Whatever the case, it appears Victim A was used as a sort of “patient zero” from whom the attackers could establish other social media connections. Wikoff said SecureWorks made attempts to contact Victim A, who like other Mia Ash targets had worked in energy and aerospace companies in the Middle East/Asia region, but so far has not heard back from him. The ironic part is that Victim A is currently an information security manager for a large consulting company – and even he was apparently fooled by this online persona.
There was more to Mia Ash than just the LinkedIn profile and Blogger site; the persona’s Facebook account was populated with personal details (her relationship status, for example, was listed as “It’s complicated”), posts about photography and images of herself, as well as her own professional photos. However, the images were stolen from the social media accounts of a Romanian photographer (Dell SecureWorks did not disclose the woman’s identity in order to protect her privacy).
“At first pass, it looks like a legitimate Facebook profile,” Wikoff said. “The attackers spent a lot of time and effort building this persona, and they knew how to avoid detection.”
For example, Wikoff said, the threat actors rotated or flipped many of the images stolen from the Romanian woman so the pictures would not show up in a reverse image search. The attackers also kept the social media accounts active with fresh postings and content to make them appear authentic and to lure potential targets like Victim A to interact with them; in fact, Victim A interacted with Mia Ash’s Facebook page as recently as March.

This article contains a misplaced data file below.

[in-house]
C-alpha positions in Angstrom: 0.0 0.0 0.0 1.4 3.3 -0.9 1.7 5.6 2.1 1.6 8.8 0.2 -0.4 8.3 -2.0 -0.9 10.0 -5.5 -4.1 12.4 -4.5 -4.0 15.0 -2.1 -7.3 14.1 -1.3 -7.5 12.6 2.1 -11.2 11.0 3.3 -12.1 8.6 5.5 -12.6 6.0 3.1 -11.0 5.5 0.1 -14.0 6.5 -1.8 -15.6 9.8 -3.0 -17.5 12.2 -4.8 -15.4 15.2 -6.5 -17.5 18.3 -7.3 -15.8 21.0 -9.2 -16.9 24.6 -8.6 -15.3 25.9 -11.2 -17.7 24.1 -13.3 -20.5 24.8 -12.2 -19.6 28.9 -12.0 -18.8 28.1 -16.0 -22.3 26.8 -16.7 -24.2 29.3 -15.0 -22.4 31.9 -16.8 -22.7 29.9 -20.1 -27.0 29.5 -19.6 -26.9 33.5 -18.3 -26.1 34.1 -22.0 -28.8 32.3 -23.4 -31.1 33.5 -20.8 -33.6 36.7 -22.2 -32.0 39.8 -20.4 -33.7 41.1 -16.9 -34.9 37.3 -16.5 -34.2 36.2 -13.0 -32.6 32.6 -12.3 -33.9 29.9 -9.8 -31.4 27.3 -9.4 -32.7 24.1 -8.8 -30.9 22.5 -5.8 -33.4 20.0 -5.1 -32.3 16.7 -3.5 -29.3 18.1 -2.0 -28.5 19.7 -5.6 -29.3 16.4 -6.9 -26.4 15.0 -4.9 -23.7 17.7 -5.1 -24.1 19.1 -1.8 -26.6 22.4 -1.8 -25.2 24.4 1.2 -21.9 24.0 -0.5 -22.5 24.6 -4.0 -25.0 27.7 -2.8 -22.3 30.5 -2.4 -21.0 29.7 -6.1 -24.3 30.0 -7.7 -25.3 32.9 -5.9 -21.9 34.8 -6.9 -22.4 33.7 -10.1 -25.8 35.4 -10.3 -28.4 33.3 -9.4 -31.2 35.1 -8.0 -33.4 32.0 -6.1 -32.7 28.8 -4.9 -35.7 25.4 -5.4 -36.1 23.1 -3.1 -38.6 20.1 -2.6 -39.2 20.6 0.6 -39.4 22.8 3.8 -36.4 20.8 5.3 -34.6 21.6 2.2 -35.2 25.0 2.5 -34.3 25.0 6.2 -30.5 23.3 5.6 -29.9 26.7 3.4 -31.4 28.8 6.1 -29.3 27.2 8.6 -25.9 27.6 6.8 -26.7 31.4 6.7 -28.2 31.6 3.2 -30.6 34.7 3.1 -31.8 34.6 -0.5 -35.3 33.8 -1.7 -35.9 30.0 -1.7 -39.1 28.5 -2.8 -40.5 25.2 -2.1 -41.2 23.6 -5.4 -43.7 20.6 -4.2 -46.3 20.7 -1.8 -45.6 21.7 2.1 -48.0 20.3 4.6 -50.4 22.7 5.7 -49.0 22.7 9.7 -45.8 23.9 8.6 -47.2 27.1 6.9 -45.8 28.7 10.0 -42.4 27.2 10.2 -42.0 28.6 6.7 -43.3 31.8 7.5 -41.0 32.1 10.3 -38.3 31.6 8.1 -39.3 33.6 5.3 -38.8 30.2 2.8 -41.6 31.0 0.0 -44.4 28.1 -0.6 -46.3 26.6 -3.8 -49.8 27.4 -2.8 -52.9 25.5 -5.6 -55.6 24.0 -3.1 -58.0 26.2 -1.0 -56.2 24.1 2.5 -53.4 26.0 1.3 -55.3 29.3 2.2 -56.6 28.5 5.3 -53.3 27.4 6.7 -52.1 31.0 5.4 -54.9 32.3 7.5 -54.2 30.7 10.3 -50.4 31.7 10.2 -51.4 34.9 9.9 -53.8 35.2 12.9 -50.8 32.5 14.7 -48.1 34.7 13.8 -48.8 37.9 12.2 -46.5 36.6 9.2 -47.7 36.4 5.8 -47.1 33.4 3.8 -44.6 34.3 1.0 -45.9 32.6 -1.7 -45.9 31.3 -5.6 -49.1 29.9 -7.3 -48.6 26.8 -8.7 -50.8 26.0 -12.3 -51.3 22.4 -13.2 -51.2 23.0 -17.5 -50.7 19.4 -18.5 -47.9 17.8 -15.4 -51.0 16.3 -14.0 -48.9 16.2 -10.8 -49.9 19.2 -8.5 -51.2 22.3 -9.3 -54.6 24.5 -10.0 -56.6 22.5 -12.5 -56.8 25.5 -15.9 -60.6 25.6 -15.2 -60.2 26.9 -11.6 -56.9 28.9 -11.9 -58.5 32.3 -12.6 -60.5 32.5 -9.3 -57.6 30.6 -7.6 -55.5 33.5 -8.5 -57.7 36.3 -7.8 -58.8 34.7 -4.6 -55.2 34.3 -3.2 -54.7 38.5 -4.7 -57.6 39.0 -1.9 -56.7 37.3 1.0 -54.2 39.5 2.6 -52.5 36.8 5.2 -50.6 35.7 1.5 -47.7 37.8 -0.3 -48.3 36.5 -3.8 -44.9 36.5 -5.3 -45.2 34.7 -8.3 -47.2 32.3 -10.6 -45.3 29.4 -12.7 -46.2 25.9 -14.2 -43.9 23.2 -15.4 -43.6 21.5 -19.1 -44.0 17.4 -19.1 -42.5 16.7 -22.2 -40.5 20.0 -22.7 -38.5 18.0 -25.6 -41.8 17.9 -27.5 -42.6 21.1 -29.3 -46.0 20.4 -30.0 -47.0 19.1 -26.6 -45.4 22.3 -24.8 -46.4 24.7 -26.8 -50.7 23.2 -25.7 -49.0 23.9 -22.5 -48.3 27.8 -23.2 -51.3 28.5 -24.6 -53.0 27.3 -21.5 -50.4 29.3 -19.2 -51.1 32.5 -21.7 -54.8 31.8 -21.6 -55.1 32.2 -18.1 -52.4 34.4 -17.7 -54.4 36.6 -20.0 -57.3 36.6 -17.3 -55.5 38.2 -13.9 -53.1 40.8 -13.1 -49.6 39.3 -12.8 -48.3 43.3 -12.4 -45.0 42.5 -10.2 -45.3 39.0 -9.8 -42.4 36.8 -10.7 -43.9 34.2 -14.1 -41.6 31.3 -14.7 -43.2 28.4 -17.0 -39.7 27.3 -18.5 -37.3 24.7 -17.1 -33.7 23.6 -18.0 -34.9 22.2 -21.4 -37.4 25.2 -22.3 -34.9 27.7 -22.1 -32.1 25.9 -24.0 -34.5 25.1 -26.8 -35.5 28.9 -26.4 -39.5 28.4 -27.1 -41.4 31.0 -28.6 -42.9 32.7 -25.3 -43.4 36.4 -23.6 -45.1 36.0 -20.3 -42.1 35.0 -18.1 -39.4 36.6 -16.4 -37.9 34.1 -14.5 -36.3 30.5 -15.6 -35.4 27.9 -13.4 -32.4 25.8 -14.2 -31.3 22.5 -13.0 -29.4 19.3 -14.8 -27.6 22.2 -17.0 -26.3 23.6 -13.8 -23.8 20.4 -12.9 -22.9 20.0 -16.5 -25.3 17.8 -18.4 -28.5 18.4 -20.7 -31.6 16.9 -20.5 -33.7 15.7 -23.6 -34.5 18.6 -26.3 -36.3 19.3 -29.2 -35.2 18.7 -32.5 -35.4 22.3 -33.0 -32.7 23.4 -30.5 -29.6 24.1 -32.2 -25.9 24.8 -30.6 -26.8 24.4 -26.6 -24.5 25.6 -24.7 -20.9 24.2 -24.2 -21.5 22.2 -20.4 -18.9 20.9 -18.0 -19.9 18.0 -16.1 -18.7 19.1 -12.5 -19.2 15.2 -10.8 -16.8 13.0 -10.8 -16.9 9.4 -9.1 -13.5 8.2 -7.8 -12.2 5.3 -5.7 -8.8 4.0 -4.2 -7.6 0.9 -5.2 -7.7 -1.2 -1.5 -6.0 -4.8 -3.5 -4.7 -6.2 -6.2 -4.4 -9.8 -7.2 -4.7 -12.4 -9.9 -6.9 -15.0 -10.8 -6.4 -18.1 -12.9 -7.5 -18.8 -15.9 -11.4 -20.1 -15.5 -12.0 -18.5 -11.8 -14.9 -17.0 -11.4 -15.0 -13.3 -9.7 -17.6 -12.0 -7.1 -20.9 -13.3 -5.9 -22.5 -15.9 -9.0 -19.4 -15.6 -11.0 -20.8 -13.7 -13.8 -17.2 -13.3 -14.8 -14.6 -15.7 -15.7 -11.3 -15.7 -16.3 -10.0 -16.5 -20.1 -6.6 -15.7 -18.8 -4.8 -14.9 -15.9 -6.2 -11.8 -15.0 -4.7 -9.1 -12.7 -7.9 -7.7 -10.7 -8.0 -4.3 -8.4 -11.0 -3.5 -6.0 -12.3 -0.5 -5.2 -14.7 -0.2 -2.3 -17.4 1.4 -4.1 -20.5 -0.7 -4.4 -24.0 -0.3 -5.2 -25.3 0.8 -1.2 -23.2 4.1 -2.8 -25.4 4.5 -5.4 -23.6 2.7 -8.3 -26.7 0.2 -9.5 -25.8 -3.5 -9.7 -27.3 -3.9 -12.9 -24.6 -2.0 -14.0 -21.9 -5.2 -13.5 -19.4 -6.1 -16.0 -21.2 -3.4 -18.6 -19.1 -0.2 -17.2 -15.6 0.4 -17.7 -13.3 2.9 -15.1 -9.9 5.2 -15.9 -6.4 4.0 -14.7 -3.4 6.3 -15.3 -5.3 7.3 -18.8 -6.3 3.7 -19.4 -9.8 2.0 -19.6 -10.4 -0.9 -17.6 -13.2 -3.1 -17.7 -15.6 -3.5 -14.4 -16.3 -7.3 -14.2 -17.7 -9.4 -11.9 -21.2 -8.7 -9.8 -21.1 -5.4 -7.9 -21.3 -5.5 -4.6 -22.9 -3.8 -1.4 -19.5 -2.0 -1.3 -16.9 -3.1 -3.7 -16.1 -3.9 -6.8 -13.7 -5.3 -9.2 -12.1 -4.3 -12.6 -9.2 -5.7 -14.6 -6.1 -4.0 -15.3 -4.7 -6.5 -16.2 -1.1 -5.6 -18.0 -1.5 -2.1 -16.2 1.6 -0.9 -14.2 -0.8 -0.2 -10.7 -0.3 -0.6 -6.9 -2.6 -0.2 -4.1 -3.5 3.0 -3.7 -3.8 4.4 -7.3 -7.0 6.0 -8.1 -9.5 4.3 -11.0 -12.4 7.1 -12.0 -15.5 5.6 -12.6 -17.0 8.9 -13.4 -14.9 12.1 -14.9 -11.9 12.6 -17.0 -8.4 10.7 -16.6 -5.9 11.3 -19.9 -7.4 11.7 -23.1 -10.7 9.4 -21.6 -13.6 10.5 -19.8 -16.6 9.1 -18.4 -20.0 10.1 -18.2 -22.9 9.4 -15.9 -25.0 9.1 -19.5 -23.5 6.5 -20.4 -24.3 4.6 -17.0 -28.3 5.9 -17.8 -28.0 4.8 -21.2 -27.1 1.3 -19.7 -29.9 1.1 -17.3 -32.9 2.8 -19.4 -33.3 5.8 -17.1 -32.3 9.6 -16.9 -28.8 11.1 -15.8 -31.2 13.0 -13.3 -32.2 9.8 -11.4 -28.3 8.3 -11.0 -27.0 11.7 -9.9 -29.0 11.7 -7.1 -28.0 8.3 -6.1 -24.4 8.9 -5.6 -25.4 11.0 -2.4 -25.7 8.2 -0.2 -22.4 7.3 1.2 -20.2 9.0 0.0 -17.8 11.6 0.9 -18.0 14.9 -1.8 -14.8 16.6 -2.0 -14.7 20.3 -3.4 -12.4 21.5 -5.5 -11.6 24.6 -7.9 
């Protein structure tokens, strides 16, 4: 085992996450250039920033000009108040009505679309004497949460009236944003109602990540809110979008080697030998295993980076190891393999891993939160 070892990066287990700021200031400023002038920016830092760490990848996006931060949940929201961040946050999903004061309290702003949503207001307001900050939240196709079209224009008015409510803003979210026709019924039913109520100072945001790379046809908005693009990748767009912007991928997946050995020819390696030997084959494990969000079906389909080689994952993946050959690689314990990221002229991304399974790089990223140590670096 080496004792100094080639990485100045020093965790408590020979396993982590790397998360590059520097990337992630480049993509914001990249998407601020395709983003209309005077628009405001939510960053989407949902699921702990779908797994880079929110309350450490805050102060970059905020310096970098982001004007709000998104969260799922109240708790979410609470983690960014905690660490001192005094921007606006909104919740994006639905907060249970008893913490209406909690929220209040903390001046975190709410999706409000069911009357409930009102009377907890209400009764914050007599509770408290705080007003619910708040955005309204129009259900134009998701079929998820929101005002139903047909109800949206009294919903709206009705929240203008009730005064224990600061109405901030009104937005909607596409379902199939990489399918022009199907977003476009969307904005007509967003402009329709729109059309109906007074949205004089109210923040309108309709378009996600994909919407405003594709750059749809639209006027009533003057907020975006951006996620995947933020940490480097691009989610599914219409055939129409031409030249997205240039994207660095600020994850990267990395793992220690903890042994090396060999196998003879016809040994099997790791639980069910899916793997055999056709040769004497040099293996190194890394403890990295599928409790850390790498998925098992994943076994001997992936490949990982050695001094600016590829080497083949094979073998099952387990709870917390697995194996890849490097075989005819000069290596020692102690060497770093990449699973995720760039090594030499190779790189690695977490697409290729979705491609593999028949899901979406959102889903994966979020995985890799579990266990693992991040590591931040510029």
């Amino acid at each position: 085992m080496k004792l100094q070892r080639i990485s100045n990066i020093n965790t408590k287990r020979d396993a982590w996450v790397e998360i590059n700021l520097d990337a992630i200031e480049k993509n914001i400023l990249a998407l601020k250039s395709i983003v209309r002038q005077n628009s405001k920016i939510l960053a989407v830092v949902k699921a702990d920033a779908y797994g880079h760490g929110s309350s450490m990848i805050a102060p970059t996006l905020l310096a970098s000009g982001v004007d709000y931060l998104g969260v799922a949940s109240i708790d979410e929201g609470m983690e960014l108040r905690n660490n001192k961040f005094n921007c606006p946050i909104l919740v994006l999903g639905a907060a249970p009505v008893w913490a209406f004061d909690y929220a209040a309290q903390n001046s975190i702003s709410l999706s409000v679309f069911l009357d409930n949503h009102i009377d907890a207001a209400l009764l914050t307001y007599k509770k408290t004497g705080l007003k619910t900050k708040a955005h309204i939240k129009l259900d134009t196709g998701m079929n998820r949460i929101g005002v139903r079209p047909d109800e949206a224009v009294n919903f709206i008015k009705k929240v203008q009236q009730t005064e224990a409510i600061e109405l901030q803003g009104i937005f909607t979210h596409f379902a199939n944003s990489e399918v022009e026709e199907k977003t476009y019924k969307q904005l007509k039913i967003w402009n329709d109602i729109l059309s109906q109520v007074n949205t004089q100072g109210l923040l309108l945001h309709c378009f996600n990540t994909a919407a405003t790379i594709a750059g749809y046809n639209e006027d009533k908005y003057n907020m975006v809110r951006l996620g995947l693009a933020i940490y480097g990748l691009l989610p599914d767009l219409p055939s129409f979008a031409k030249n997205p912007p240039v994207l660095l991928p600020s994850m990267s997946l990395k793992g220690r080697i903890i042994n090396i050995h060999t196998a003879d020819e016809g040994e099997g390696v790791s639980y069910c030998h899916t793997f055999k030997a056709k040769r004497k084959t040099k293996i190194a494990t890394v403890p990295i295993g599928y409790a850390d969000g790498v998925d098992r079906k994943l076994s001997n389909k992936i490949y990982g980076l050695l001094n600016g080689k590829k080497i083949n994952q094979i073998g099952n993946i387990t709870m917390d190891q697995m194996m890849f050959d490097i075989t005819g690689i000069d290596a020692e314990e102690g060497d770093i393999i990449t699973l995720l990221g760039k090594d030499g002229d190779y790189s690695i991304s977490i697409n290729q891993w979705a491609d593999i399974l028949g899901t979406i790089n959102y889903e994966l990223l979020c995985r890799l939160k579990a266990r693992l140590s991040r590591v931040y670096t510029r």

Online personas as social media attacks
The CTU team determined with a high confidence level that Mia Ash was a fake online persona created by threat actors to befriend employees at targeted organizations and lure those individuals into executing malware in their corporate environments. The CTU team also believes with “moderate confidence” (according to the scale used by the U.S. Office of the Director of National Intelligence) that Mia Ash was created and managed by the Cobalt Gypsy APT group.
The Mia Ash LinkedIn account disappeared before the CTU team could contact LinkedIn; the team alerted Facebook, which removed the Mia Ash profile. The CTU team wasn’t able to determine what Cobalt Gypsy’s ultimate goal was with this social media attack; they only know the threat actors were attempting to harvest midlevel network credentials with the PupyRAT malware.
While the motive for Mia Ash campaign is still a mystery, Wikoff said it was clear the APT group had done its homework on both the organizations it was targeting, as well as what was required to build and maintain a convincing online persona. In addition, the threat actors specifically targeted employees they knew had the desired network credentials and would likely respond to and engage the Mia Ash persona.